Editorial & Opinion | Editorial

05/28/2014 | Editorial

Much has been made of the controversy in recent weeks over which groups should and should not be participating in the 50th annual Celebrate Israel parade. It is set for Sunday, from 11 a.m. to 4 p.m., rain or shine, up Fifth Avenue, from 57th Street to 74th Street.

05/28/2014 | Editorial

Shavuot, the most subtle of holidays, comes in on cat’s paws, often eluding the Jewish and general consciousness. (This year it is celebrated from Tuesday evening to Thursday night, June 3-5.) Jack Frost, Thanksgiving and department stores herald the coming of Chanukah. Passover’s multiple preparations begin with Purim, and model seders with our American neighbors. Sukkot, with its highly visible accouterments, rides the coat tails of the High Holy Days. Shavuot — meaning simply “Weeks” — is prefaced with the seven weeks of the Omer’s nightly blessing, a sign that, starting with Passover, we eagerly anticipate the holiday on which the Torah was given at Mount Sinai. But only the Lou Gehrigs and Cal Ripkens among us haven’t missed an evening’s count along the way.

05/21/2014 | Editorial

Memorial Day, observed this Monday, was created to honor the memory of American soldiers who gave their lives for their country. Too often it is marked more by barbecues and consumer sales than with the somber dignity it deserves, a time to consider and give thanks for the men and women who serve in the U.S. Armed Services here and around the world to protect the homeland.

05/21/2014 | Editorial

The most encouraging aspect of the visit to Israel this weekend of Pope Francis is that such a papal pilgrimage to the Holy Land has become expected, if not routine, in recent years. Francis is the third consecutive pope to make the trip — the first foreign journey of his reign — following John Paul II in 2000 and Benedict XVI in 2009.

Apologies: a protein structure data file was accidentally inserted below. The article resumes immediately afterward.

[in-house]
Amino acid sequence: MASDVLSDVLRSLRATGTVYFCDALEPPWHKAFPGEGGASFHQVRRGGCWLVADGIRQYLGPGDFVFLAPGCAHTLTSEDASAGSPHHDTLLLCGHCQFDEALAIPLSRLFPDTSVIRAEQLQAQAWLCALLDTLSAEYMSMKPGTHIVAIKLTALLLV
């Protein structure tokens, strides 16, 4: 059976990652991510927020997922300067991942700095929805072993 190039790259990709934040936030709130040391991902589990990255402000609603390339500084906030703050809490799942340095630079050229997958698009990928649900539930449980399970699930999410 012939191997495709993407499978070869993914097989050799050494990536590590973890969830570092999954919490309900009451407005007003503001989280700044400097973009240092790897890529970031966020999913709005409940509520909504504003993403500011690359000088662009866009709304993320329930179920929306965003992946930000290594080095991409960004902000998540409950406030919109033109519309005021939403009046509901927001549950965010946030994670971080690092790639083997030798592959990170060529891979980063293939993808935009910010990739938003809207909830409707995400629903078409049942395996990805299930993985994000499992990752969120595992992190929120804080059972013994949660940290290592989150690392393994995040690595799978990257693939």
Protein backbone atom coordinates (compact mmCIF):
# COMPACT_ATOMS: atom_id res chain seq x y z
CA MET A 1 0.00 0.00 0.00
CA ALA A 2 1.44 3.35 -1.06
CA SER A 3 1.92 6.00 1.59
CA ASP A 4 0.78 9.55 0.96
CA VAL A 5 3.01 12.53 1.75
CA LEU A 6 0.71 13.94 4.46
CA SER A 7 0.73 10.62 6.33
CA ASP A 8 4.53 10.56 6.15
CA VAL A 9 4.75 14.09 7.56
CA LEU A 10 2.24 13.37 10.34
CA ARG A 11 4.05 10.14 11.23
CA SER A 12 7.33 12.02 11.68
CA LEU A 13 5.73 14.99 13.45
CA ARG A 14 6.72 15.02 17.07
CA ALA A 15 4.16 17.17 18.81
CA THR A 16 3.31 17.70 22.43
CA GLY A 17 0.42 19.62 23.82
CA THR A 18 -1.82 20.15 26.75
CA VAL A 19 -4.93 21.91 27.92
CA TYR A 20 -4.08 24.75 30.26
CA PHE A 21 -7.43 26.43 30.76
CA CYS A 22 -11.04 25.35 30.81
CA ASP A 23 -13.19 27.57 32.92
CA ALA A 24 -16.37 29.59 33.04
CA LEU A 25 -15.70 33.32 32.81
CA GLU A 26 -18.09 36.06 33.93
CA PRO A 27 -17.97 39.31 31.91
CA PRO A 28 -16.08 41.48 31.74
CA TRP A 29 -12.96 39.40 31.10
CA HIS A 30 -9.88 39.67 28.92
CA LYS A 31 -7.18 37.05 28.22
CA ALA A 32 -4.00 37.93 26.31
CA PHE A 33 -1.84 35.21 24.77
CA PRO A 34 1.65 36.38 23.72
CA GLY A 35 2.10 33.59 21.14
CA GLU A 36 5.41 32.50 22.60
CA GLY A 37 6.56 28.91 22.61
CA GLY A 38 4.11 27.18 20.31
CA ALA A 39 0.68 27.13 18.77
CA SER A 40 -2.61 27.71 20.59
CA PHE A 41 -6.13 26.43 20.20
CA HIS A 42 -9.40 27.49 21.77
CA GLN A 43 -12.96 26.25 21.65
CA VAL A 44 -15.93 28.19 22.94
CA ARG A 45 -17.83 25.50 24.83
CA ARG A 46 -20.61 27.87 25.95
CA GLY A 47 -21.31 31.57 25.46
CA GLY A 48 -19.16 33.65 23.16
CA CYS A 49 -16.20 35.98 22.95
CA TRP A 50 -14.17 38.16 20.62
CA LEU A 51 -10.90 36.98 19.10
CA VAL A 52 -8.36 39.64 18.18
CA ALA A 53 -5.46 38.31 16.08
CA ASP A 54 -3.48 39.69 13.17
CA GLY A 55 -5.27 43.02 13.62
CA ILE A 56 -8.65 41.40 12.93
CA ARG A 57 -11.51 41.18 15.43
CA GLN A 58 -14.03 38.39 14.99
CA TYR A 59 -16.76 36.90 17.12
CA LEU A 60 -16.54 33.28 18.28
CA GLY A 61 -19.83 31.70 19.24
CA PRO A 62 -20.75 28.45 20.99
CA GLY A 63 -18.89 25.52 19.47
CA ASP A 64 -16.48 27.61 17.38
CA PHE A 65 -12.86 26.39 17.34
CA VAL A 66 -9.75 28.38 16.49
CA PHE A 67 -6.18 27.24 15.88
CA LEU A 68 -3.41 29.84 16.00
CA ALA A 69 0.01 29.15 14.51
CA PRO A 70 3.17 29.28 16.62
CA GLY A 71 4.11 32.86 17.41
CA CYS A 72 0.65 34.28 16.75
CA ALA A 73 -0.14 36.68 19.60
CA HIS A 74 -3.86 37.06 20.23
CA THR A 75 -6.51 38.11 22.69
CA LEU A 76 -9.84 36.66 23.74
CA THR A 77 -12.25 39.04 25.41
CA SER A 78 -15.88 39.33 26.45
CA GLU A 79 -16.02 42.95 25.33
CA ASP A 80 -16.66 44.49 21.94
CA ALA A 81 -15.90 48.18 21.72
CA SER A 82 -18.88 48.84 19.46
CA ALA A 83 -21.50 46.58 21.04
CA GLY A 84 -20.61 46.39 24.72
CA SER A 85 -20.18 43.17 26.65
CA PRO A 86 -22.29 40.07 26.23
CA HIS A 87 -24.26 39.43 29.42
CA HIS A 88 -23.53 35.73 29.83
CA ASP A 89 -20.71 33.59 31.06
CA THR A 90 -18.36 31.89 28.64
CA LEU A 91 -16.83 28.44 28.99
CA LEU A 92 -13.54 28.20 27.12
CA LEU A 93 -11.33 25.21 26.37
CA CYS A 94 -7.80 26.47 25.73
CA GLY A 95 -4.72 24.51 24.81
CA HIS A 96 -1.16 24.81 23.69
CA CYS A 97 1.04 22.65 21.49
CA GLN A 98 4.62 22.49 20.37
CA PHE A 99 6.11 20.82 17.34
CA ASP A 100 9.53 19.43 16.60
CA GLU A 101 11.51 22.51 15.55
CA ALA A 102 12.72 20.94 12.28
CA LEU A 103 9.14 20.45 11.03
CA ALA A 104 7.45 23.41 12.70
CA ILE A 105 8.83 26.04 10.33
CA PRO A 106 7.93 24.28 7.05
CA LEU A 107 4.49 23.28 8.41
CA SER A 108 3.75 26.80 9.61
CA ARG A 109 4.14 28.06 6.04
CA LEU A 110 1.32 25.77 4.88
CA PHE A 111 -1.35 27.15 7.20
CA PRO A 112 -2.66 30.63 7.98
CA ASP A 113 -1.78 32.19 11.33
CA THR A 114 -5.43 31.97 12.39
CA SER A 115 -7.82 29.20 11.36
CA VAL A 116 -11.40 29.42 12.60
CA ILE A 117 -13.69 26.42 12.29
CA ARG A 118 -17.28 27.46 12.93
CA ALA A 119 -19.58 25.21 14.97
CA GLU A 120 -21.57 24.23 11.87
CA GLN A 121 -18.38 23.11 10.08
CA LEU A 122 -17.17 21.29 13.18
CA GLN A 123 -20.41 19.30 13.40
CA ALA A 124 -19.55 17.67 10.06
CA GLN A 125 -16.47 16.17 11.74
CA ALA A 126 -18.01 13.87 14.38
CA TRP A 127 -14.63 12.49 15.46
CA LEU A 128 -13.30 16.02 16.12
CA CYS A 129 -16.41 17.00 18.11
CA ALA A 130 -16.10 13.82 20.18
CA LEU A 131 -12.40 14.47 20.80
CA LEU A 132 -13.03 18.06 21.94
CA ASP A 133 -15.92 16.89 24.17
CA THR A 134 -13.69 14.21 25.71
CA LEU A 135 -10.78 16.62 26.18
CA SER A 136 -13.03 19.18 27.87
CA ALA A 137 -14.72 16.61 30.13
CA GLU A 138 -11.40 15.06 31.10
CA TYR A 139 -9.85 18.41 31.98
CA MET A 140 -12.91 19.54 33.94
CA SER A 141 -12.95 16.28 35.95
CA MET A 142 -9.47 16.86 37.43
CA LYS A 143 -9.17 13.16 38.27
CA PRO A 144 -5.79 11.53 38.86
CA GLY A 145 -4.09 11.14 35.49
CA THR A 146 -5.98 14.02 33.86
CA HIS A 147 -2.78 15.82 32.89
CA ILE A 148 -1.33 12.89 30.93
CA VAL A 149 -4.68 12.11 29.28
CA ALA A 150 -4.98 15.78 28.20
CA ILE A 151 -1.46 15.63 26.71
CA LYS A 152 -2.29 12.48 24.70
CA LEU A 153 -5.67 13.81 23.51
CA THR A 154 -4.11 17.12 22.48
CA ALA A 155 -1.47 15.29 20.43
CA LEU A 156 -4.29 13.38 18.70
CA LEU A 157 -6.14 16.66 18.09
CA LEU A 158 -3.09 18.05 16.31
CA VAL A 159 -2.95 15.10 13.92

05/14/2014 | Editorial

Show a Jew a silver lining, the old saying goes, and he looks for the cloud.

But one does not have to look far for clouds in a week when Israel’s former Prime Minister Ehud Olmert was sentenced to six years in jail for bribery, a new low point in political corruption in the Jewish State; former 92nd Street Y executive director Sol Adler apparently took his life after being dismissed last year for his involvement in a corruption scandal, a personal and communal tragedy; and the Anti-Defamation League, in its most comprehensive survey on anti-Semitic attitudes around the globe, found that 26 percent of the more than 50,000 people polled “are deeply infected with anti-Semitic attitudes,” which translates to an estimated 1 billion people in all.

05/07/2014 | Editorial

This week the Jewish state underwent a unique annual ritual, blending its most solemn and joyous national holidays. Throughout the country Israelis mourned the loss of more than 25,000 soldiers, on Yom HaZikaron this past Monday — and then celebrated the 66th anniversary of statehood on Yom Ha’Atzmaut the very next day. That rhythm represents a striking reminder of the Jewish tradition of balancing opposite emotions and, sometimes, realities — seemingly a requirement in a society that has achieved remarkable social and economic stability while facing existential threats from its enemies.